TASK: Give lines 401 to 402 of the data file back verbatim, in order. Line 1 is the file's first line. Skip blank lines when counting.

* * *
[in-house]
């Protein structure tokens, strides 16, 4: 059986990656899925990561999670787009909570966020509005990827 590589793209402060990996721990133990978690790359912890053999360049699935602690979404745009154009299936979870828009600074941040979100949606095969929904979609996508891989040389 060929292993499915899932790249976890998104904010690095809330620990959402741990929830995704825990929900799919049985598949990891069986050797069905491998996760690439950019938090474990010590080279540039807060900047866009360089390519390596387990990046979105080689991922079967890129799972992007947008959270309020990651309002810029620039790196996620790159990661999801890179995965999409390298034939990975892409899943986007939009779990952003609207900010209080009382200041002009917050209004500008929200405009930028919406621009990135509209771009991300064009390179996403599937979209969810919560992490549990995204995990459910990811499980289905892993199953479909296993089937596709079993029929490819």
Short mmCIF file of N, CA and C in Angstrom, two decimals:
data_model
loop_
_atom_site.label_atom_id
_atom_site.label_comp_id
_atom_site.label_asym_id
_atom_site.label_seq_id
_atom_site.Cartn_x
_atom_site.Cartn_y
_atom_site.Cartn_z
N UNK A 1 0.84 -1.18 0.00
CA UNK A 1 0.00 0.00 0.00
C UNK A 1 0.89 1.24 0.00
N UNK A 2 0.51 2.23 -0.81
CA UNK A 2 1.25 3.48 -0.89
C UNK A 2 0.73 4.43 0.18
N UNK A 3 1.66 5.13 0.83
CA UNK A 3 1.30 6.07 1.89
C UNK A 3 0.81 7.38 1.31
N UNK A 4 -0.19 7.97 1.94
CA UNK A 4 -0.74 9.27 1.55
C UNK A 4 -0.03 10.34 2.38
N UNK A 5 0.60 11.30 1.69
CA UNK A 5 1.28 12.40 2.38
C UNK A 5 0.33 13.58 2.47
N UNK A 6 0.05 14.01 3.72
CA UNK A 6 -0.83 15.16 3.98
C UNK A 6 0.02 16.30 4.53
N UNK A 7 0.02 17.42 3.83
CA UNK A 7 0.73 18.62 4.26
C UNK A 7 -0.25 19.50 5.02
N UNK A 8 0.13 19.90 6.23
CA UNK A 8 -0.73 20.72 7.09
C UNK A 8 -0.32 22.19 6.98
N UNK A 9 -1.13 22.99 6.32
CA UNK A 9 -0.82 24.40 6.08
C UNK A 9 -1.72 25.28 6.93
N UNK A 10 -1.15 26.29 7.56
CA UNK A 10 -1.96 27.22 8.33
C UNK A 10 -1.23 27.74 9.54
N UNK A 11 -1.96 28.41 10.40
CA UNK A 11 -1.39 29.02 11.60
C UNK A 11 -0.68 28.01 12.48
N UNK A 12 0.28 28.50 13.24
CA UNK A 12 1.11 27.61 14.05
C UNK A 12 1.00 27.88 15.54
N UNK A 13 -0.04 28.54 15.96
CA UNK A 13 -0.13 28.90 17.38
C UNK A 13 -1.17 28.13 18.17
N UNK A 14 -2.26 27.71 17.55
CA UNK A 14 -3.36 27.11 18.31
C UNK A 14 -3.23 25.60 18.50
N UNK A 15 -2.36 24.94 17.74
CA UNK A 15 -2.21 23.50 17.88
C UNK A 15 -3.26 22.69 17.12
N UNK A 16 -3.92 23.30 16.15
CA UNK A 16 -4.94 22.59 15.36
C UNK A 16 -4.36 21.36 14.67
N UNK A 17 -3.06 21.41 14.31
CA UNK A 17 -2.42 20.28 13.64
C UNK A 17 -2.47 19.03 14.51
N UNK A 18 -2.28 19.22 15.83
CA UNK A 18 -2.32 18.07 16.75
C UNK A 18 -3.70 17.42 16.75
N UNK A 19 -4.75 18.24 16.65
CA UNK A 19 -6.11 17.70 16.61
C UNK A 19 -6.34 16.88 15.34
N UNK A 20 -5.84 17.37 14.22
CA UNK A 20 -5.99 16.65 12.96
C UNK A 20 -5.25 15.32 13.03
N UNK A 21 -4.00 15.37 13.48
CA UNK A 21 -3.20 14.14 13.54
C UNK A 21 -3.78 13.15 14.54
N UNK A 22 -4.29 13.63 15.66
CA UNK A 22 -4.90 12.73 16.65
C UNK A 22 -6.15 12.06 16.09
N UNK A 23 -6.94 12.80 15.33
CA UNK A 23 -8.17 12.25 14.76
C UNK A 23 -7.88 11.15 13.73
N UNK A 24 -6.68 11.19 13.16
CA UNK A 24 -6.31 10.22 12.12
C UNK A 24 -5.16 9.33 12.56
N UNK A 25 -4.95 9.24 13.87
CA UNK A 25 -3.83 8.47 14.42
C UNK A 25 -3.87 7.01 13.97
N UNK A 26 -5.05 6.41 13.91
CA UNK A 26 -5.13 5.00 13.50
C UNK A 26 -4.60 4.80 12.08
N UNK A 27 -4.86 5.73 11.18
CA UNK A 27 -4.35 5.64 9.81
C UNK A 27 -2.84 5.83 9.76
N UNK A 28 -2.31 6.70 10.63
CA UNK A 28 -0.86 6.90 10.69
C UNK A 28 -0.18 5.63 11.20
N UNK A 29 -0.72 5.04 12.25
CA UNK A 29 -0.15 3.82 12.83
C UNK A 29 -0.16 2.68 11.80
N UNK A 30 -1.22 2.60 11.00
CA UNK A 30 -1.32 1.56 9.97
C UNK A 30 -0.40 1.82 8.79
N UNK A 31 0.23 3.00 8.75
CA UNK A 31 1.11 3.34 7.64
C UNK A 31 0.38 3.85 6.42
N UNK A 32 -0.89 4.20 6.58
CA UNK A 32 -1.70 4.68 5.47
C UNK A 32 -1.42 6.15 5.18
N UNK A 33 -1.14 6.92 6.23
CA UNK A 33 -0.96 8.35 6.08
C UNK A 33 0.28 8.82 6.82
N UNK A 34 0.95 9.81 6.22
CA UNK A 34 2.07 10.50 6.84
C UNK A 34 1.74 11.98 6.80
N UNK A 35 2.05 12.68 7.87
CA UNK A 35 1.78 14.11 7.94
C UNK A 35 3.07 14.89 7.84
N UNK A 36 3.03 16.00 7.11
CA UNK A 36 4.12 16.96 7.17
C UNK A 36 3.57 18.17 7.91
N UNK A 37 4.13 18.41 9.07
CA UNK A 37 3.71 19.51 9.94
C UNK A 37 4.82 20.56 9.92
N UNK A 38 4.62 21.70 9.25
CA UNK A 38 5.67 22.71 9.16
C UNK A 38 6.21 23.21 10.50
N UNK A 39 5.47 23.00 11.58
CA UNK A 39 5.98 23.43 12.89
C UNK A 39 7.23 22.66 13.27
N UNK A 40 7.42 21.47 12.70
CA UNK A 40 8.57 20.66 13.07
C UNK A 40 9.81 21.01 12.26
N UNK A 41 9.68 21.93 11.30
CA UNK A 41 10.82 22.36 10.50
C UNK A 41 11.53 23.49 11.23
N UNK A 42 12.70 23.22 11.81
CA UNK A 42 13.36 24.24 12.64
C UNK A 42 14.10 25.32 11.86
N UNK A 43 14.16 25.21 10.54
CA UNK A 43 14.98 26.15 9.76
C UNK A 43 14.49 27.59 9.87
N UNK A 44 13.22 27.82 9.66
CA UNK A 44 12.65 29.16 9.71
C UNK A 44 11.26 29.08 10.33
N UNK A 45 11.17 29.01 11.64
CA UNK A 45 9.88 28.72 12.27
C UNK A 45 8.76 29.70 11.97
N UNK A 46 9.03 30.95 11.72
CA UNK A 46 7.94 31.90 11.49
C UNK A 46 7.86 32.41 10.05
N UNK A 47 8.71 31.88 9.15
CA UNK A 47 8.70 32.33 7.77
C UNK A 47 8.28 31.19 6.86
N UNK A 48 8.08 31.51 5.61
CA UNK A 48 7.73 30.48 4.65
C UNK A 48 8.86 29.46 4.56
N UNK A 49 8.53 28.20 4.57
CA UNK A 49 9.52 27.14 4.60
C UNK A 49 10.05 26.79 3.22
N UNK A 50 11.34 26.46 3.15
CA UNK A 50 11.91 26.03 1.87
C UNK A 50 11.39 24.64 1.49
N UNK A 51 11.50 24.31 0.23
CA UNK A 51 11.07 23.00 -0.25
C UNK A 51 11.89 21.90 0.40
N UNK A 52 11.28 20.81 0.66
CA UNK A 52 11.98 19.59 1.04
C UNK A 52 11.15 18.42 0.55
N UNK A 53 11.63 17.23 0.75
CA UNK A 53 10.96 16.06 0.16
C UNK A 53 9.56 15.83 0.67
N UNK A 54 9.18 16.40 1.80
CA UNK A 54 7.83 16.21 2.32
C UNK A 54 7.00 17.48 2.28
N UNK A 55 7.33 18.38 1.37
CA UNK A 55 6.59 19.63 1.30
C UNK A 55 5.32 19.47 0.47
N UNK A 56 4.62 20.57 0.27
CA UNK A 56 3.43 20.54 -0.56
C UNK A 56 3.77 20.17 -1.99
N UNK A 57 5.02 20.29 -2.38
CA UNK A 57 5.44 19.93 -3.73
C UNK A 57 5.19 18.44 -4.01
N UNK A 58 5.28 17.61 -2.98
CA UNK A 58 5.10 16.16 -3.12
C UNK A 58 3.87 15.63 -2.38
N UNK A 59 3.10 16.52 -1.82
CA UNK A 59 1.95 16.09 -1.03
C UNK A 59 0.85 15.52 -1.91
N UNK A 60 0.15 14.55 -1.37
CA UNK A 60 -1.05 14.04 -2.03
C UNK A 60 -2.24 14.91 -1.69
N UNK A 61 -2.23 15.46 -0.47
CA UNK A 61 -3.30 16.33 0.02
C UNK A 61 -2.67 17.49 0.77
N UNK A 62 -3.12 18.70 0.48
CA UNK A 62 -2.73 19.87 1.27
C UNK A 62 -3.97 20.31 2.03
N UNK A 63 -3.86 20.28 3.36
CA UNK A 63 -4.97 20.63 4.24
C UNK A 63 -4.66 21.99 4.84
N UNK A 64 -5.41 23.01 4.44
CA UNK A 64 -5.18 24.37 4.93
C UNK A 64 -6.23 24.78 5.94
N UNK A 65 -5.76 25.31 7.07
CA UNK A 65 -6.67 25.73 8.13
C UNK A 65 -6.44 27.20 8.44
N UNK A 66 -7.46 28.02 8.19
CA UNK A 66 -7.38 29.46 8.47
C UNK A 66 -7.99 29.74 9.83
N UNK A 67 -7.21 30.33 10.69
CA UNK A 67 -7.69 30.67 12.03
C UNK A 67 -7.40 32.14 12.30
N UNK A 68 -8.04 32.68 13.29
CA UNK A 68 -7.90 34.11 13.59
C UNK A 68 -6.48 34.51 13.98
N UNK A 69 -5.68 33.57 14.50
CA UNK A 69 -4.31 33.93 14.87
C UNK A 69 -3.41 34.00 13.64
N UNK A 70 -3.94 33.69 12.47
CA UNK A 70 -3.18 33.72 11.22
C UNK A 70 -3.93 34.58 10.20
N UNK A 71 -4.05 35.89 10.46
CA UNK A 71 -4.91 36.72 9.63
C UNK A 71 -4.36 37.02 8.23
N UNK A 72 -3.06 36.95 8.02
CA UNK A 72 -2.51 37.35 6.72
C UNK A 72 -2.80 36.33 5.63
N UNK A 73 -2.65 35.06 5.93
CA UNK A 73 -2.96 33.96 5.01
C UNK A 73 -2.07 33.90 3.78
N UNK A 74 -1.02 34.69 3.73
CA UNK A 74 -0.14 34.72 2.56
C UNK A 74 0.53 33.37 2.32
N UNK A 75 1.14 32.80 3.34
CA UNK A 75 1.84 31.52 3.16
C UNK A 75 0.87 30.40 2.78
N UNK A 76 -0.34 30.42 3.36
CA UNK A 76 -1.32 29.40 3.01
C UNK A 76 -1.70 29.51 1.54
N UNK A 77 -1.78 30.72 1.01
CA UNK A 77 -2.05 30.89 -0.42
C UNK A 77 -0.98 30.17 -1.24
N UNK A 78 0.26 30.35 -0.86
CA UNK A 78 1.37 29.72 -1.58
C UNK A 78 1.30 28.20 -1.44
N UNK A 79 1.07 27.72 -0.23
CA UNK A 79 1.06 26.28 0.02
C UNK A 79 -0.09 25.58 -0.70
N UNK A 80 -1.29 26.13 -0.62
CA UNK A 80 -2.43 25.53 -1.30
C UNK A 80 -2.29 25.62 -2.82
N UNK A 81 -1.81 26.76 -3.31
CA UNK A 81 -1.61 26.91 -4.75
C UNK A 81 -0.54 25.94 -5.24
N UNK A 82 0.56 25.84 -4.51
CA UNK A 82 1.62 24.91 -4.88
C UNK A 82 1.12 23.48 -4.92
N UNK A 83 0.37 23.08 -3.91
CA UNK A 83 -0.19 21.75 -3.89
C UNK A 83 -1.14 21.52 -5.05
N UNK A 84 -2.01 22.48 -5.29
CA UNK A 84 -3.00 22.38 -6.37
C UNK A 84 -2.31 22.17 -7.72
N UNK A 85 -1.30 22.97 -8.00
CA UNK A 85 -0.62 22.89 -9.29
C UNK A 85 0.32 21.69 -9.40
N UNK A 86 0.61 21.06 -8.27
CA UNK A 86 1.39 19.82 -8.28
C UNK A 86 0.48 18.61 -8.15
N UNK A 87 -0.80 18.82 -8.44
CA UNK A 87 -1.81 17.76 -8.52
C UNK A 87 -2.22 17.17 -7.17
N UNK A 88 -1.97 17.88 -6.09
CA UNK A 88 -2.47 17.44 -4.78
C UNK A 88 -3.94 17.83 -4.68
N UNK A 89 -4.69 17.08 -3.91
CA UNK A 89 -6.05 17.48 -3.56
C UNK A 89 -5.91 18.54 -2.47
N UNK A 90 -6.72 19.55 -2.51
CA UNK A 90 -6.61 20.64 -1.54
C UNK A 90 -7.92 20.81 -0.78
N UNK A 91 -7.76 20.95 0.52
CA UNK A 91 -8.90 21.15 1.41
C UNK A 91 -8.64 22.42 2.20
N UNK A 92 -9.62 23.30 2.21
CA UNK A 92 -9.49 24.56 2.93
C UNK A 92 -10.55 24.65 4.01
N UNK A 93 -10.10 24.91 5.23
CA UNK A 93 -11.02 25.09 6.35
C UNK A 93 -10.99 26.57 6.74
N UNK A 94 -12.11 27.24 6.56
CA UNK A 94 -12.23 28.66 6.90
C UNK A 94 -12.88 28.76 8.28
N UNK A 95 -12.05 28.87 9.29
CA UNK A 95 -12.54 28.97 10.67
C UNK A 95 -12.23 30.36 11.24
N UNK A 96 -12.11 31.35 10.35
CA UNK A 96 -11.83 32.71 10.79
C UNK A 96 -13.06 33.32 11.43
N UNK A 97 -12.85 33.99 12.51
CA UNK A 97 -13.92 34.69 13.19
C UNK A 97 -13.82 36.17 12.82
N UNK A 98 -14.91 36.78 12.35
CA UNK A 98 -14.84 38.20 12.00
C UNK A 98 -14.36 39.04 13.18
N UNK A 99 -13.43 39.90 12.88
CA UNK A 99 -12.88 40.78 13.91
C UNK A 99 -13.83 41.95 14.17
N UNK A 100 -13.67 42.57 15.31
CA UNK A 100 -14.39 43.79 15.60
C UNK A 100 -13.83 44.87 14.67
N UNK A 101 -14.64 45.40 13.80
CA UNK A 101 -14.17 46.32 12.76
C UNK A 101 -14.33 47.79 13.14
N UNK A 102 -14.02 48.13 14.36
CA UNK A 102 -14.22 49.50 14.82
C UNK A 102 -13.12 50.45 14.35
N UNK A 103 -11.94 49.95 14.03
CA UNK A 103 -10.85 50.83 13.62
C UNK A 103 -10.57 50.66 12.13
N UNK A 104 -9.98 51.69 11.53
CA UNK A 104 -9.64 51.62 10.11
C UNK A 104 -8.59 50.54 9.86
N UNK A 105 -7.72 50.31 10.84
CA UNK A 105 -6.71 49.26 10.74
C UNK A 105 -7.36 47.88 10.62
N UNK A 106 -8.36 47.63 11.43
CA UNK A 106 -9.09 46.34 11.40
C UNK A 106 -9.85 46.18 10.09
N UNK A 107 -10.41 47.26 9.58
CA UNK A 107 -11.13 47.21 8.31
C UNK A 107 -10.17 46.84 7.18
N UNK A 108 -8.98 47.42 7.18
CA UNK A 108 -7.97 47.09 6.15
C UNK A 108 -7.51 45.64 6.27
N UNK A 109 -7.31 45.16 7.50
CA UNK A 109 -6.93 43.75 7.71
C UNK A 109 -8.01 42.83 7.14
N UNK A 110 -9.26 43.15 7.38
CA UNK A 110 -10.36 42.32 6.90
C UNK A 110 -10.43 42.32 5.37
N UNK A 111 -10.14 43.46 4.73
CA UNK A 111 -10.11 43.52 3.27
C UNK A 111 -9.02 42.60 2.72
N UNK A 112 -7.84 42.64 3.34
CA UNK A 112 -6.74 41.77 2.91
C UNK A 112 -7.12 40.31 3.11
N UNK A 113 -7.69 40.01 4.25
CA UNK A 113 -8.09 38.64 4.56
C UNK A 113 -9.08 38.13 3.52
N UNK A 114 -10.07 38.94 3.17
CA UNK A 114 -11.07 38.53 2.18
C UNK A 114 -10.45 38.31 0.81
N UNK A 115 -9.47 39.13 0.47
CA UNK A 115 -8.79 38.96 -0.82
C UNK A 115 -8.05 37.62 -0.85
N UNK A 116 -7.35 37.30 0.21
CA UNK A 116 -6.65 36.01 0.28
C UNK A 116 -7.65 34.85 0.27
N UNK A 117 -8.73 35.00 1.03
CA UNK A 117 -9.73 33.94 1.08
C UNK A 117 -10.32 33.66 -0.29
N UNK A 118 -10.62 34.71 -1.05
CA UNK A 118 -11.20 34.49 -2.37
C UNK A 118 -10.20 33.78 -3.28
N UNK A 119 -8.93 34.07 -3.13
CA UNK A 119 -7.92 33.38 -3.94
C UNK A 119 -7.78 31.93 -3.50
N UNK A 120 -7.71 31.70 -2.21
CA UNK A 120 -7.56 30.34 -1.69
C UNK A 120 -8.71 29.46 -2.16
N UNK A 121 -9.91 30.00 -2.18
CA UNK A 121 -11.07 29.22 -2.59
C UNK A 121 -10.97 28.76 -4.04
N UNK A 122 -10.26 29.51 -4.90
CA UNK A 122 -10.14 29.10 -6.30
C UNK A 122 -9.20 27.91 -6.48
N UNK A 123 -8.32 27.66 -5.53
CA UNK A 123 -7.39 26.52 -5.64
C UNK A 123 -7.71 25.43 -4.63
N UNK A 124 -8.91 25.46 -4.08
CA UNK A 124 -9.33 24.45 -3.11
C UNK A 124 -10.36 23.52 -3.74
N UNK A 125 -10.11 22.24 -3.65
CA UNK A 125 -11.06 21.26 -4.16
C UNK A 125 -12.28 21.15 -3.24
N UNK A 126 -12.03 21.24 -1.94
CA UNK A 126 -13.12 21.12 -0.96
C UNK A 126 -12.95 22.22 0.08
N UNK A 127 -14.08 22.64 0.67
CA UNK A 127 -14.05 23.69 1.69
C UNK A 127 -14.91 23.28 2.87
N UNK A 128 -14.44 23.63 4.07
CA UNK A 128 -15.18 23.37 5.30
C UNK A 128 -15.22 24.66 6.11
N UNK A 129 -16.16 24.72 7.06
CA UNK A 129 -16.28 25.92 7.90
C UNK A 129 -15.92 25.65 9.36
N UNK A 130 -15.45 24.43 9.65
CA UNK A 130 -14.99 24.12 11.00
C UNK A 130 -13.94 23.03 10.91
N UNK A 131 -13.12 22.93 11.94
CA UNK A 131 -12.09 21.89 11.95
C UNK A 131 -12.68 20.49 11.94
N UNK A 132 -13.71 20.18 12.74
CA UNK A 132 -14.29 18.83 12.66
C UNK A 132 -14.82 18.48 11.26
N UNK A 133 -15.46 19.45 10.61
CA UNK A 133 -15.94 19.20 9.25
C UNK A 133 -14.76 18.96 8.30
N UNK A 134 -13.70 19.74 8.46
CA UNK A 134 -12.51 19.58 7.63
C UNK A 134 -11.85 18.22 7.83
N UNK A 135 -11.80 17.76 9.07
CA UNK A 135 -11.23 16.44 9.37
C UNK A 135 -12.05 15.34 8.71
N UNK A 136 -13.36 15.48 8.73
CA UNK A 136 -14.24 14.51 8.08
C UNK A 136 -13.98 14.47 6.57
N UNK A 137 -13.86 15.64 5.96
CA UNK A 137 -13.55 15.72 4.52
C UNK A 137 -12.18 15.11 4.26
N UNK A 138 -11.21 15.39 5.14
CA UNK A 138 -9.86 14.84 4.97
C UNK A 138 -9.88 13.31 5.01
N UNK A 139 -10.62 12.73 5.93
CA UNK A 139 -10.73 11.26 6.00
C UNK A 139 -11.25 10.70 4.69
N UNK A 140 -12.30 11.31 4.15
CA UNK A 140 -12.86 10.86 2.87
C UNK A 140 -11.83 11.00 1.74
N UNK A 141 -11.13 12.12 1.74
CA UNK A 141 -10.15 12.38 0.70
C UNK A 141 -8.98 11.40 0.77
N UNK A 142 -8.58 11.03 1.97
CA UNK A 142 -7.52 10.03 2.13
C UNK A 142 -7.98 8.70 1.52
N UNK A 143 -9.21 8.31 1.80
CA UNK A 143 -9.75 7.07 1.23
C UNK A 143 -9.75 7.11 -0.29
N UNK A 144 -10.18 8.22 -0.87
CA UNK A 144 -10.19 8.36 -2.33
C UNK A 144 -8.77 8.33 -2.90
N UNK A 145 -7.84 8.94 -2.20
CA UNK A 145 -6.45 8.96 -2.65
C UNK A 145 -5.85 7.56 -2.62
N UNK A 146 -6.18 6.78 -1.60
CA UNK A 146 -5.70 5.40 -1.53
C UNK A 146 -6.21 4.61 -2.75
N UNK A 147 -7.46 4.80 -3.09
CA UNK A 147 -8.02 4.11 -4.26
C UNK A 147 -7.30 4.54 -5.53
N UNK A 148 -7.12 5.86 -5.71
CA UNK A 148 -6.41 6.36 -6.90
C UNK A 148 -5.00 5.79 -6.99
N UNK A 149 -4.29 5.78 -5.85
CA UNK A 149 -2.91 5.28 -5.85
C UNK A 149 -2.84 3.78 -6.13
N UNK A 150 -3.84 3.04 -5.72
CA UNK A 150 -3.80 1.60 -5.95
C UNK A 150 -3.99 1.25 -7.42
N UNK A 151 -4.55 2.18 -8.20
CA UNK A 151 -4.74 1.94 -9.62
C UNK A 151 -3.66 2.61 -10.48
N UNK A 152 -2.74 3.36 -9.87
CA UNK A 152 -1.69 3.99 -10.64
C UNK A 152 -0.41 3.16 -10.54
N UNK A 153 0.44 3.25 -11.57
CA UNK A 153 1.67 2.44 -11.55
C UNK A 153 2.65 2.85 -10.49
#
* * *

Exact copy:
CA UNK A 130 -14.99 24.12 11.00
C UNK A 130 -13.94 23.03 10.91